Press releases


The Chartered Institute of Taxation has welcomed the publication of a new Finance Bill1 today, but criticised the number of measures in the Bill not previously consulted on, and the apparent timetable for the Bill’s passage through Parliament, which it believes will harm scrutiny of the Bill.

The Chartered Institute of Taxation has criticised last week’s Budget for the number of tax measures announced as ‘done deals’ without having been consulted on, and for excessive ‘tinkering’.

The Low Incomes Tax Reform Group (LITRG) has cautiously welcomed the Government’s response to the recommendations made by the Social Security Advisory Committee (SSAC) on moving claimants to Universal Credit from tax credits and other working age benefits. However, a number of concerns remain and LITRG calls on the Government to stop existing benefit claimants moving across to Universal Credit until the migration process is more fully developed and all claimants can be given transitional protection. 

A new report on large-scale housebuilding misses the significance of tax barriers in putting landowners off ‘land pooling’, says the Chartered Institute of Taxation (CIOT).

The Chartered Institute of Taxation (CIOT) is disappointed by the news that reforms to HMRC’s penalty regimes are to be further delayed.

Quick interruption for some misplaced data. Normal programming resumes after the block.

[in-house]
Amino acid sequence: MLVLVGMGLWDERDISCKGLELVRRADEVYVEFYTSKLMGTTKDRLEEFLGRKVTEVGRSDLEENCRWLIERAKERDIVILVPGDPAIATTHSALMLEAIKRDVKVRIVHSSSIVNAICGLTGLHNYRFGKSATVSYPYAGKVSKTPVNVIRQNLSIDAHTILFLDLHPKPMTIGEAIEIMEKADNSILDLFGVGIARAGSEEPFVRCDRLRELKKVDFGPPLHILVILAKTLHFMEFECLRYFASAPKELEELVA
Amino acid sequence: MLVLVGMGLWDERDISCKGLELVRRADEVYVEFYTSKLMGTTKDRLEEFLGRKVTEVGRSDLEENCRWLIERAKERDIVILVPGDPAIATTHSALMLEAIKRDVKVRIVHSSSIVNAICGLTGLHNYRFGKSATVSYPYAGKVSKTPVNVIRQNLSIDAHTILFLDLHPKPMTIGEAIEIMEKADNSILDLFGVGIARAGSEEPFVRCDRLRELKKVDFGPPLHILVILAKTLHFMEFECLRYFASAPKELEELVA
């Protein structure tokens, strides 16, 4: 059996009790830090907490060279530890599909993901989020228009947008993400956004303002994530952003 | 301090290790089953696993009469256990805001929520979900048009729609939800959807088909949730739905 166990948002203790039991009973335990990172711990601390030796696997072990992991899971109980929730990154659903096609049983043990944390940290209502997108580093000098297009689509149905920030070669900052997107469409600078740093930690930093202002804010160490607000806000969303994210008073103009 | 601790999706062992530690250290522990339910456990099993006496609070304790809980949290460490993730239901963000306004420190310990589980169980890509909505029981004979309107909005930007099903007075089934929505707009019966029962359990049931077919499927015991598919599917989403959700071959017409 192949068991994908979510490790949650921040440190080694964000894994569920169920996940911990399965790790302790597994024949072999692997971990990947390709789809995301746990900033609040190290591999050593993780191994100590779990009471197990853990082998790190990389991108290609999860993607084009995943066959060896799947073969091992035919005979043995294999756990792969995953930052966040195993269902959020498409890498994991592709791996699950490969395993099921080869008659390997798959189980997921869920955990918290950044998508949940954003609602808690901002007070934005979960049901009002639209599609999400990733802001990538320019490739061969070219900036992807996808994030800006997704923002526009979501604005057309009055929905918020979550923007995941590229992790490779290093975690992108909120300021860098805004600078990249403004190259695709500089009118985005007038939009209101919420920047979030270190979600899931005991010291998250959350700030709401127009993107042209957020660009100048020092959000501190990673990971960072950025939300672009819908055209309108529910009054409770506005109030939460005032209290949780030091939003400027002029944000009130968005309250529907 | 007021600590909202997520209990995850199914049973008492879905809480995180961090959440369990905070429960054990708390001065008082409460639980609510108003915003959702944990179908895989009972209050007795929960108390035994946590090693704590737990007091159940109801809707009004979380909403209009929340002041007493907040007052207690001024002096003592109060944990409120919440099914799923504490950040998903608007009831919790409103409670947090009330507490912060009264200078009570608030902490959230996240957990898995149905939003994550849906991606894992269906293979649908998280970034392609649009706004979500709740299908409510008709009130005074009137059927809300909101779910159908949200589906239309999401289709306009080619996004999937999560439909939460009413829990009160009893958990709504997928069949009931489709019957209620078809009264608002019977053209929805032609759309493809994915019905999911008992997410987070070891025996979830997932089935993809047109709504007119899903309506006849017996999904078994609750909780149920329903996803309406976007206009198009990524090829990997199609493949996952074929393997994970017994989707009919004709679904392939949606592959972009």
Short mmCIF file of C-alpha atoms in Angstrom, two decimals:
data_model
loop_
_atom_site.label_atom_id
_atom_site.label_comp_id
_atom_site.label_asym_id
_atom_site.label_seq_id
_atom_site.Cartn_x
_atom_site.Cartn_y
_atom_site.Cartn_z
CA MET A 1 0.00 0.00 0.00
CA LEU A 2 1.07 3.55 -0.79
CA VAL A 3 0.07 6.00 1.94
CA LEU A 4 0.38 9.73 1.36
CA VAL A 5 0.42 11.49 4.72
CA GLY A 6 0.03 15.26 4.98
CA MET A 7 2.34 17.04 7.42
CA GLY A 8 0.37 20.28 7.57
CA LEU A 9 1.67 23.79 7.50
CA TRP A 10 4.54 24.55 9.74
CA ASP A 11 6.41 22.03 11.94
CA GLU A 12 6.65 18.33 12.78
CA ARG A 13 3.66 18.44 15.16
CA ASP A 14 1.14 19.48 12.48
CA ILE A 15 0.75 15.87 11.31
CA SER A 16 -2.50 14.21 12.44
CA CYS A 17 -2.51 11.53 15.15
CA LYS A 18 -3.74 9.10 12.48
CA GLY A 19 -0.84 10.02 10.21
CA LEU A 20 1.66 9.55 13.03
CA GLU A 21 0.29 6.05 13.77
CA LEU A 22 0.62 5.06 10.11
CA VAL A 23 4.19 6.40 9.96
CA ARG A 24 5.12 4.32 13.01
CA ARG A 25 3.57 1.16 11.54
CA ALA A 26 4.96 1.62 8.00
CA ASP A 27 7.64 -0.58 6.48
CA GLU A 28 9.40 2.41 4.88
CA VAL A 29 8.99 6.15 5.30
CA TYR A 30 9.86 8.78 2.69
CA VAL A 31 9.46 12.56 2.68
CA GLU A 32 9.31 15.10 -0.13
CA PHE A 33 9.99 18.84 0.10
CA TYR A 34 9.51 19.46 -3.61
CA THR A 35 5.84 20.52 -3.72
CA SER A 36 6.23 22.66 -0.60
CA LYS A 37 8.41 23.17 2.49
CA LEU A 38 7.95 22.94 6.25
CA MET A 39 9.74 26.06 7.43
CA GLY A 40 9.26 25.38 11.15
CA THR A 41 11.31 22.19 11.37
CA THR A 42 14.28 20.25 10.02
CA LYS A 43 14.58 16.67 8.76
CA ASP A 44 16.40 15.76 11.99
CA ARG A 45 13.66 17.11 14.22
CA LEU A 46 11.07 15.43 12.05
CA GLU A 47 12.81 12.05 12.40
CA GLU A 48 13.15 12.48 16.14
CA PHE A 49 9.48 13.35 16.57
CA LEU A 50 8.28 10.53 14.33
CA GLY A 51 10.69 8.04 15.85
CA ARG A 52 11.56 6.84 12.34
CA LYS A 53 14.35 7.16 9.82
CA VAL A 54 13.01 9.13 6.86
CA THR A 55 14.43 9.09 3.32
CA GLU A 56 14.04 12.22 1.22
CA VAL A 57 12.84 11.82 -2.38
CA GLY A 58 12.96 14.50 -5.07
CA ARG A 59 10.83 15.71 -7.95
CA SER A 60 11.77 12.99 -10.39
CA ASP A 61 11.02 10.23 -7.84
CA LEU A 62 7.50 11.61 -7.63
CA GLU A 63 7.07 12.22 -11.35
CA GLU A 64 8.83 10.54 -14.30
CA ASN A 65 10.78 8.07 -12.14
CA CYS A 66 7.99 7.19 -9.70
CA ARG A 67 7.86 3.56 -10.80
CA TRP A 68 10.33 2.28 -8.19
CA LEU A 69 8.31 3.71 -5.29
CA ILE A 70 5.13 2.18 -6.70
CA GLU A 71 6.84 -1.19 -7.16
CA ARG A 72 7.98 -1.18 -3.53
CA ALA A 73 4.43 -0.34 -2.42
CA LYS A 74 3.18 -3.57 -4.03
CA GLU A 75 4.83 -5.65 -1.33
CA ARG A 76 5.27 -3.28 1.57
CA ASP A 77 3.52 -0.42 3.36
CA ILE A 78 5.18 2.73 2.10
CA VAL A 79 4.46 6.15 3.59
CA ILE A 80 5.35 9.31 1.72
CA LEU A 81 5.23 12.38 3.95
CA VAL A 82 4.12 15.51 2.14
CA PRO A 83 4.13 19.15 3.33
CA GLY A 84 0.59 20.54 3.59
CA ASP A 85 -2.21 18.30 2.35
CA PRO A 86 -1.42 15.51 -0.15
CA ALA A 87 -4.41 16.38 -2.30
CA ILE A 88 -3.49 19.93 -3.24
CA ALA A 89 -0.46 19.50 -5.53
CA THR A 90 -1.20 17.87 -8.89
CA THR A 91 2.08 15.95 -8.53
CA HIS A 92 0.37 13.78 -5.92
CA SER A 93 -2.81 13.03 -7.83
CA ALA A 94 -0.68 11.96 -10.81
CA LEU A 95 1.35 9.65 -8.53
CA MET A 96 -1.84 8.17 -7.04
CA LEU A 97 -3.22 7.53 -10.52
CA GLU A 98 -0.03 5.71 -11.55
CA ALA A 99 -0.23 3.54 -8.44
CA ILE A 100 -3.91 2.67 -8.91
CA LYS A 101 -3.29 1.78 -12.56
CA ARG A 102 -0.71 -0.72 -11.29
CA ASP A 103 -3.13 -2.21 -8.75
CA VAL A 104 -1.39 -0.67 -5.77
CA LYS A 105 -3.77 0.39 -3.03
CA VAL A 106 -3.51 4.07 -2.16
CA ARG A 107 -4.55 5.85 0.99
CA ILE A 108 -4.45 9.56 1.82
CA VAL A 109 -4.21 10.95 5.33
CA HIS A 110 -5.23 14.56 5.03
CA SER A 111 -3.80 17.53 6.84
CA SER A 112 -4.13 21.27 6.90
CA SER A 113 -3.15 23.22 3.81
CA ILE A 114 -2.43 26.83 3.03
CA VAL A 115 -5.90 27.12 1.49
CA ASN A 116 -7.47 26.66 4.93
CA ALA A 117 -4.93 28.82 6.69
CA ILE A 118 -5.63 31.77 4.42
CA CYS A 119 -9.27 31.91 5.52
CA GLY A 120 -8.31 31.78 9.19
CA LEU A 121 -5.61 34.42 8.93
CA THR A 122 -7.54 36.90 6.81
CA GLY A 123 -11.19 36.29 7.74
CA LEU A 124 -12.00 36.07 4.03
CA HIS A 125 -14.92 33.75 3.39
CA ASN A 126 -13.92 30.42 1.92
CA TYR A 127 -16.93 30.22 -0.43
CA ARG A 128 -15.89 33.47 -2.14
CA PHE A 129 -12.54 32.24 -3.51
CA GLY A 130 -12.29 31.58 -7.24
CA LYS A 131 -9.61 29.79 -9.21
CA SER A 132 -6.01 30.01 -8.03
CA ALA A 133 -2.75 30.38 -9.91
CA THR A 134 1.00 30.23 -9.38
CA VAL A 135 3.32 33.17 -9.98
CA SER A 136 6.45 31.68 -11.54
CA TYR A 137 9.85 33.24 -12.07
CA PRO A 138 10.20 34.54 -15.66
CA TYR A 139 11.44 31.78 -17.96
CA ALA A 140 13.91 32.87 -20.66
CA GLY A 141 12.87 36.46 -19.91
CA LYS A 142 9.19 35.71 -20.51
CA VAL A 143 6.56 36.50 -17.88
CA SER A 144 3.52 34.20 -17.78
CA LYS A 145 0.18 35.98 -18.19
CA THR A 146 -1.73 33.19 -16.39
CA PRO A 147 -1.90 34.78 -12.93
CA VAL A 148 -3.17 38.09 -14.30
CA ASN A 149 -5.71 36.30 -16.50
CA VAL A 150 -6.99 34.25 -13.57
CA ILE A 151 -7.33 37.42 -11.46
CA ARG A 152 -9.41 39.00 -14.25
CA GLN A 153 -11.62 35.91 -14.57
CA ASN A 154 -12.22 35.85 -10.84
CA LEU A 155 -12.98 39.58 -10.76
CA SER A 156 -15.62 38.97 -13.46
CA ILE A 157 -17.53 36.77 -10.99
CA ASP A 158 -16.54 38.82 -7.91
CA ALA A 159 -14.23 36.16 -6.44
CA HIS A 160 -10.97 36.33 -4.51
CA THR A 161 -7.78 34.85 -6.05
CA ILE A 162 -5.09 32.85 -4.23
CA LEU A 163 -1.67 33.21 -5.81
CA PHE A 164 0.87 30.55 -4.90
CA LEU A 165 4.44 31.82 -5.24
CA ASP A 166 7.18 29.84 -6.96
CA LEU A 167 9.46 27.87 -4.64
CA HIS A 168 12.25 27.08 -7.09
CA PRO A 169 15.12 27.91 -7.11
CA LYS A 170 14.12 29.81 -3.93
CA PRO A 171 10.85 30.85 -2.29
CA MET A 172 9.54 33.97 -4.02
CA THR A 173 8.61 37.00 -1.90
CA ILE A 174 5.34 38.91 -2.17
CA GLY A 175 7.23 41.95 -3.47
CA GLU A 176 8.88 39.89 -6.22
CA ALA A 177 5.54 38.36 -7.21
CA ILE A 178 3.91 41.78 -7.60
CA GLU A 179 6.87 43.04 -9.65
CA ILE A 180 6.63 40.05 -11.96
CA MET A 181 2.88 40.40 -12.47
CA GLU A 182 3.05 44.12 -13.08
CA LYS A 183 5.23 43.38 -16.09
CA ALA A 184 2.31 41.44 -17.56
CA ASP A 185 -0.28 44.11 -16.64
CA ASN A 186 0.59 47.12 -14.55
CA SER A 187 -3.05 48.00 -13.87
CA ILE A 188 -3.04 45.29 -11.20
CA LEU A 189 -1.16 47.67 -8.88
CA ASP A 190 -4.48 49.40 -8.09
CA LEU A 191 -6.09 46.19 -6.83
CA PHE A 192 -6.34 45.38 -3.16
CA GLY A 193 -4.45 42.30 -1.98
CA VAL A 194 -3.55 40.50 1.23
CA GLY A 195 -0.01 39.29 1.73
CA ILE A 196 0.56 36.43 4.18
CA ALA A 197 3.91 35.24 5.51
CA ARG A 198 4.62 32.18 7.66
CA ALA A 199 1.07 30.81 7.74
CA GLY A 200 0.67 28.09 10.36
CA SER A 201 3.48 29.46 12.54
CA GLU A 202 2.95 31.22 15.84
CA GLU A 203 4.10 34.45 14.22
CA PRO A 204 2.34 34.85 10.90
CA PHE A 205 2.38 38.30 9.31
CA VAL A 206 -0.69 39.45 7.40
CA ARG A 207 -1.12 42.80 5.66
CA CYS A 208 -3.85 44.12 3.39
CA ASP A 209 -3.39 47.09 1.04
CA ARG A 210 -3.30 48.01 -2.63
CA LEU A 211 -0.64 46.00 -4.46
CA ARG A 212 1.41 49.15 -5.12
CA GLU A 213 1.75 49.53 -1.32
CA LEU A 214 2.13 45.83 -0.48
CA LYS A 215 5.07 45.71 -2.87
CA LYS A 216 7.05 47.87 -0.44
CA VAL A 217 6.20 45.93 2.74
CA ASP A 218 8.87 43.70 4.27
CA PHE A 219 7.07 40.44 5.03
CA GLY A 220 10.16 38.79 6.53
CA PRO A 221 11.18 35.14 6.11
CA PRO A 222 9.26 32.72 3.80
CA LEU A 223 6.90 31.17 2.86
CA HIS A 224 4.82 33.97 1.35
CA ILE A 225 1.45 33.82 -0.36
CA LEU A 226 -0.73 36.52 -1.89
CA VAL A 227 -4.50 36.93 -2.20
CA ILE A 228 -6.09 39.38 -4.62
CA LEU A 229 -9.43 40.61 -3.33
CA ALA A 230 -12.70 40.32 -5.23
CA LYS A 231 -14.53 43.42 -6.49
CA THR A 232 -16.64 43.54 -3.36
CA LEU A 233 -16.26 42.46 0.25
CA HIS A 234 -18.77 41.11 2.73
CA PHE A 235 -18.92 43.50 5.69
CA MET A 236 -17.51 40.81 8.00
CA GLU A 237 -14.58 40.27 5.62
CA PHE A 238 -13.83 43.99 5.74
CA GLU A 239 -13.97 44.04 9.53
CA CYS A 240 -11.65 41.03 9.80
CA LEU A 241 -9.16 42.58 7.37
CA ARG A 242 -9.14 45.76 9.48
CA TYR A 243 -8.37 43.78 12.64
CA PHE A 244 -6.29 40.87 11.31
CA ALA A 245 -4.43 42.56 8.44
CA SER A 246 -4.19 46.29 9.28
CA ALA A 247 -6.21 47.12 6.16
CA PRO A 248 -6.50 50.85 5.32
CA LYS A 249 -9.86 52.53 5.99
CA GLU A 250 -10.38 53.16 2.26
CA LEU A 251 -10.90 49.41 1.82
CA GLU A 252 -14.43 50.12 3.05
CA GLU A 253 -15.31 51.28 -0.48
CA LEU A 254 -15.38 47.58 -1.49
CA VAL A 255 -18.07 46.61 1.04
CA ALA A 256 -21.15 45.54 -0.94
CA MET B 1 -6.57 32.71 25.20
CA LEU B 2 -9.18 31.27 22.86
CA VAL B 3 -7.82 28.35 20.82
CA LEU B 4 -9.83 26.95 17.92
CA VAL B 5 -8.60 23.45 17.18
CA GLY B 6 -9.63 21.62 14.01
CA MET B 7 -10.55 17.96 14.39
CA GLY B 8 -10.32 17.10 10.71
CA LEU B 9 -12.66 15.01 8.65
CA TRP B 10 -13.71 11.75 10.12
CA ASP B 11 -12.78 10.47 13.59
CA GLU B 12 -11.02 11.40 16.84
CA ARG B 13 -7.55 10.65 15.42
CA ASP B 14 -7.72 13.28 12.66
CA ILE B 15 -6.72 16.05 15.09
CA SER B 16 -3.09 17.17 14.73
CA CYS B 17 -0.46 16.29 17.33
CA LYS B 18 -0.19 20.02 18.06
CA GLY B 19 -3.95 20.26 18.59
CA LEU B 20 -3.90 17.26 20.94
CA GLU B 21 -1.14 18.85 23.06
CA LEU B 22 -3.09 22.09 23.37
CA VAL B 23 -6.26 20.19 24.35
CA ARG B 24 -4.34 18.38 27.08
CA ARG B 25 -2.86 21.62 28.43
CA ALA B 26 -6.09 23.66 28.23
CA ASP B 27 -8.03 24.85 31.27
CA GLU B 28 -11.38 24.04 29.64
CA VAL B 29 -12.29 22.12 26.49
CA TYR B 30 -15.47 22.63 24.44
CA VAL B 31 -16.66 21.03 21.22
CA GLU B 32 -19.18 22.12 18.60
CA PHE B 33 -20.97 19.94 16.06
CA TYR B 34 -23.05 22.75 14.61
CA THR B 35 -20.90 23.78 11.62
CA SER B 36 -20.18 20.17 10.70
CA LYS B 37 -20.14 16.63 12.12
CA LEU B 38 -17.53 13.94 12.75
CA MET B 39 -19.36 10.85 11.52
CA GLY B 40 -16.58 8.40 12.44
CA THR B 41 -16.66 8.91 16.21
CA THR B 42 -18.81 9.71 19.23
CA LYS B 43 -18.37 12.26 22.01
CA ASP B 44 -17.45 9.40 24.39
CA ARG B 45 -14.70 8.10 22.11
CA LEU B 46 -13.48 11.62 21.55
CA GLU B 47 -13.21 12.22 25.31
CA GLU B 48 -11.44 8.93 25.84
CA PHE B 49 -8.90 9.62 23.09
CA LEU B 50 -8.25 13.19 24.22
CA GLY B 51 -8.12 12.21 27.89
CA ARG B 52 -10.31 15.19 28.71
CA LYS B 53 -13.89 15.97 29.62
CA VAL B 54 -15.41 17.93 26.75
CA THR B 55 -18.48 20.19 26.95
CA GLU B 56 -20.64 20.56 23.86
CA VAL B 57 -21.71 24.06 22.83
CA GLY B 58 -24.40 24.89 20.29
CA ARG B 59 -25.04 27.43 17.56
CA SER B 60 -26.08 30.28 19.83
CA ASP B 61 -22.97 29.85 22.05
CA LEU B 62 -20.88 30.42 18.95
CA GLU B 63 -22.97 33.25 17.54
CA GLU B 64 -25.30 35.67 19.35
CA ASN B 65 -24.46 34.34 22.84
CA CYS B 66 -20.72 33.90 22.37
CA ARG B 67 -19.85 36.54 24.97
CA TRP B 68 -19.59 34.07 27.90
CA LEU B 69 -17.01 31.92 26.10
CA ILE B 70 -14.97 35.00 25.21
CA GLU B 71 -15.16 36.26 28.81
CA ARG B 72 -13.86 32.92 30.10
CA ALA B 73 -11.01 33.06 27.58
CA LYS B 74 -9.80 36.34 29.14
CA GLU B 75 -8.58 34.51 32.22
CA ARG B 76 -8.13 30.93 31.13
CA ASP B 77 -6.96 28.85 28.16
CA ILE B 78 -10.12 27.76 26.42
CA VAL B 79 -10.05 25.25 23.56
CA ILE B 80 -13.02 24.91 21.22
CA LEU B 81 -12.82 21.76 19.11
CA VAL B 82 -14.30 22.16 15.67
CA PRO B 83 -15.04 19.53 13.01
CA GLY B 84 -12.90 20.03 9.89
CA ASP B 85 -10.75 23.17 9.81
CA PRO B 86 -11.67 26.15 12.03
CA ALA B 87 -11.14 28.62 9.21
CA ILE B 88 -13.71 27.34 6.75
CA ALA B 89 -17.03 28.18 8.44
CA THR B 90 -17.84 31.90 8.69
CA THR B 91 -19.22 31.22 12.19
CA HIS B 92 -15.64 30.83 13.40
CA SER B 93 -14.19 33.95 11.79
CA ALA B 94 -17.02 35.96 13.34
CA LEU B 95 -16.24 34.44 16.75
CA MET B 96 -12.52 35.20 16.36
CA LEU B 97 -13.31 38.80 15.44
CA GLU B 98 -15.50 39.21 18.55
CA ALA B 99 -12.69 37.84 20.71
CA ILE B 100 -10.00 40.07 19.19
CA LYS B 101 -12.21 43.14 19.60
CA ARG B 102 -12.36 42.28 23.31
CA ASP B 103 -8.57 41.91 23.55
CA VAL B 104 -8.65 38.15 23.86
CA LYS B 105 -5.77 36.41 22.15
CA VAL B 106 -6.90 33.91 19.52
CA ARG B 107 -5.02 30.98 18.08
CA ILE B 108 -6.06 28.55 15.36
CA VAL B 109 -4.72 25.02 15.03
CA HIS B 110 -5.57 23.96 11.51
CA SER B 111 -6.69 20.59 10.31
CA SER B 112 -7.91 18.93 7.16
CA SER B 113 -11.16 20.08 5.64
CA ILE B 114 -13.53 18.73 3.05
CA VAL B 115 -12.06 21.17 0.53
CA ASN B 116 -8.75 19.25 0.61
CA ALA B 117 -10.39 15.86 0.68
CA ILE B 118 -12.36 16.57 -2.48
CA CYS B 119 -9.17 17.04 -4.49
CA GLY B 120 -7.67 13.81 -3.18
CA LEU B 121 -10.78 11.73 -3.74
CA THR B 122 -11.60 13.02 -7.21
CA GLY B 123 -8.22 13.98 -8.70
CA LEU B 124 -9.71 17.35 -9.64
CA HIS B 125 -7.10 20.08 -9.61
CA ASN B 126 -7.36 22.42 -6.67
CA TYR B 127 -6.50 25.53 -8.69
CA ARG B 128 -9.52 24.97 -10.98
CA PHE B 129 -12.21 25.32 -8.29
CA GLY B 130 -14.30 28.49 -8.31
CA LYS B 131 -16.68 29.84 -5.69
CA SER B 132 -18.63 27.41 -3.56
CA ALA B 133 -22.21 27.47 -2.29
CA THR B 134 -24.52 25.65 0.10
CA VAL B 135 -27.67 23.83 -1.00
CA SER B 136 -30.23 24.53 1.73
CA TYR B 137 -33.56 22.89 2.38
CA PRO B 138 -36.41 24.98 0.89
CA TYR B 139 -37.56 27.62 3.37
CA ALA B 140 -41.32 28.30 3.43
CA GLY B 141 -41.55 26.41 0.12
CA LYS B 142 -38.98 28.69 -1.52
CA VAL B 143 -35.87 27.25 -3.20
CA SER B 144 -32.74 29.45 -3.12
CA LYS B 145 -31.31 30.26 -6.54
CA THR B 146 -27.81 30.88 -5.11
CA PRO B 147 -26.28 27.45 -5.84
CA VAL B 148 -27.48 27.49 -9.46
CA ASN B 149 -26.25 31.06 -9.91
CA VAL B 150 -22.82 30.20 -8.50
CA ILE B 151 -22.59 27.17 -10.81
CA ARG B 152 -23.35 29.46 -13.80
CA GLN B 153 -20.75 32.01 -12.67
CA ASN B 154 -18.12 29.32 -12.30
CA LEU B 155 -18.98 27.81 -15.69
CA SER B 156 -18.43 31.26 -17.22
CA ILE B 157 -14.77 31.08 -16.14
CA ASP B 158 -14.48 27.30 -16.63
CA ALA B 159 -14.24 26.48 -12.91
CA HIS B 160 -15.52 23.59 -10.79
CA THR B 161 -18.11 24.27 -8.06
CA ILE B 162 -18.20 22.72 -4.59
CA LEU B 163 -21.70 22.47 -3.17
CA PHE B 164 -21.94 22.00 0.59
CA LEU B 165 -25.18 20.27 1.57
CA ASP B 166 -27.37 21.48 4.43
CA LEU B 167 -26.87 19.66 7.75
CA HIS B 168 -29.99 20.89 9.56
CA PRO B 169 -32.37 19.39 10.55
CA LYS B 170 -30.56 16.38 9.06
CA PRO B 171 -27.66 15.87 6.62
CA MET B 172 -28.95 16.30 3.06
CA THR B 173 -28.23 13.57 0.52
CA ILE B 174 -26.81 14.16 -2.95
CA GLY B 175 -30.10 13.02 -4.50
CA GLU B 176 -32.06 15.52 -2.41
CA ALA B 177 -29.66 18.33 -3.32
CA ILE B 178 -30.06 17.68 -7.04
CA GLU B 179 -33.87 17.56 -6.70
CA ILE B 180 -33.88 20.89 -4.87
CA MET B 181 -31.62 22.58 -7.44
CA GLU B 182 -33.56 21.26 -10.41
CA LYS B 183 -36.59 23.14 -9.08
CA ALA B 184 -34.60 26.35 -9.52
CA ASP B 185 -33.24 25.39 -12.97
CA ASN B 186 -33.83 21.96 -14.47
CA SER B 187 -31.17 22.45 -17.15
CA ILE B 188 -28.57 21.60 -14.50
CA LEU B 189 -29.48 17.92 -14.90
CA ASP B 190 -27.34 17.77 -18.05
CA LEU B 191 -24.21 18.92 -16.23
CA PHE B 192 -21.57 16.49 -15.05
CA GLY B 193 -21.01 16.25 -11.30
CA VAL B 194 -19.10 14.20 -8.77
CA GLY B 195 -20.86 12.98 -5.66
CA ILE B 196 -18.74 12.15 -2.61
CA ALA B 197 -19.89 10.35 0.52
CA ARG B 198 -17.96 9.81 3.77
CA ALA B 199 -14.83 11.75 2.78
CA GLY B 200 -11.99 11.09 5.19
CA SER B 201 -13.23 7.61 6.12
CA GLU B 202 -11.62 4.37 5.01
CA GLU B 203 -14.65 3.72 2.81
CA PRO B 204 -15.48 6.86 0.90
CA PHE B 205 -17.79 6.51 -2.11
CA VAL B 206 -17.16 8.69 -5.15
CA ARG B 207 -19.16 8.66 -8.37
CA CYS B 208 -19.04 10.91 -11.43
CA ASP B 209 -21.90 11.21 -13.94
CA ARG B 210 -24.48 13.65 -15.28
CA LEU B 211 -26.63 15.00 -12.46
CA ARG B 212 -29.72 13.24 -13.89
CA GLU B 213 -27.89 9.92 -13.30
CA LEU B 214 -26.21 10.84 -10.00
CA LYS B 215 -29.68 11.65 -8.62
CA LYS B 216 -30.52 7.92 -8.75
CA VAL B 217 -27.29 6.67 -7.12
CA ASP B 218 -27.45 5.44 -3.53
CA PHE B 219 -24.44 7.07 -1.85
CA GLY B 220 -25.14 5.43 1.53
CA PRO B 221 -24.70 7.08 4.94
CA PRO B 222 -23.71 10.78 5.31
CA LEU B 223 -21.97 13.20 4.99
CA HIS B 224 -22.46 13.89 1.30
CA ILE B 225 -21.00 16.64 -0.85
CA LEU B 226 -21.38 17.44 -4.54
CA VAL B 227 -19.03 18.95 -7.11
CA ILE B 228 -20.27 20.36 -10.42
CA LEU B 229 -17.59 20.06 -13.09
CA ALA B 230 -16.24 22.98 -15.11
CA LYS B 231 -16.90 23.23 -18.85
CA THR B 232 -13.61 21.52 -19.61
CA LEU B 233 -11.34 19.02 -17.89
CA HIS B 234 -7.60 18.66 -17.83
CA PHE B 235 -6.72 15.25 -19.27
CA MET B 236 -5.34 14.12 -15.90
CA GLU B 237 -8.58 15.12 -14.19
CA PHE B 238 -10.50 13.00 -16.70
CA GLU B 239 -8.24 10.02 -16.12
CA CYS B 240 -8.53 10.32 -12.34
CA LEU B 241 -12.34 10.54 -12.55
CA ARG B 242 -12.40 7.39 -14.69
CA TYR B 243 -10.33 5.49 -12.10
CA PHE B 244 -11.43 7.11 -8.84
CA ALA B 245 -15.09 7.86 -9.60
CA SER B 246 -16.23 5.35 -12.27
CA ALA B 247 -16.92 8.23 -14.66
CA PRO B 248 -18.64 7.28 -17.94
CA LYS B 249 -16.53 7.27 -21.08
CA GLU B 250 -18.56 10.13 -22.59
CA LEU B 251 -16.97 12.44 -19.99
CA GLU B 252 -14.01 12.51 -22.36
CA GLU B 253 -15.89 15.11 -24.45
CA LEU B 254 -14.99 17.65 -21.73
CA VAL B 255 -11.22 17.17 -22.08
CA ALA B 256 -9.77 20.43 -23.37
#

The Chancellor’s failure to address an anomaly in tax rules which means that more than a million people on low incomes are losing out on tax relief on their pension contributions is extremely disappointing, says the Low Incomes Tax Reform Group (LITRG).

Campaigners are concerned that anti-avoidance changes announced in today’s Budget could leave low-paid workers in the lurch.

In today’s Budget, the Chancellor announced a package of changes to Universal Credit (UC) following growing concerns that the system is leaving people in hardship and not working as well as it should. LITRG welcomes the changes, but are concerned they do not go far enough to deal with the many problems that currently exist in the UC system.

The Chartered Institute of Taxation (CIOT) has welcomed the announcement in today’s Budget that HMRC’s practice of treating tax returns that are filed by taxpayers voluntarily on the same basis as returns that are filed under a legal obligation is to be put on a statutory footing.  The measure is retrospective and will apply from 1996/97, the year self-assessment was introduced.1

Commenting on the increase in the personal allowance from £11,850 to £12,500 from 6 April 2019, Victoria Todd, Head of LITRG team, said: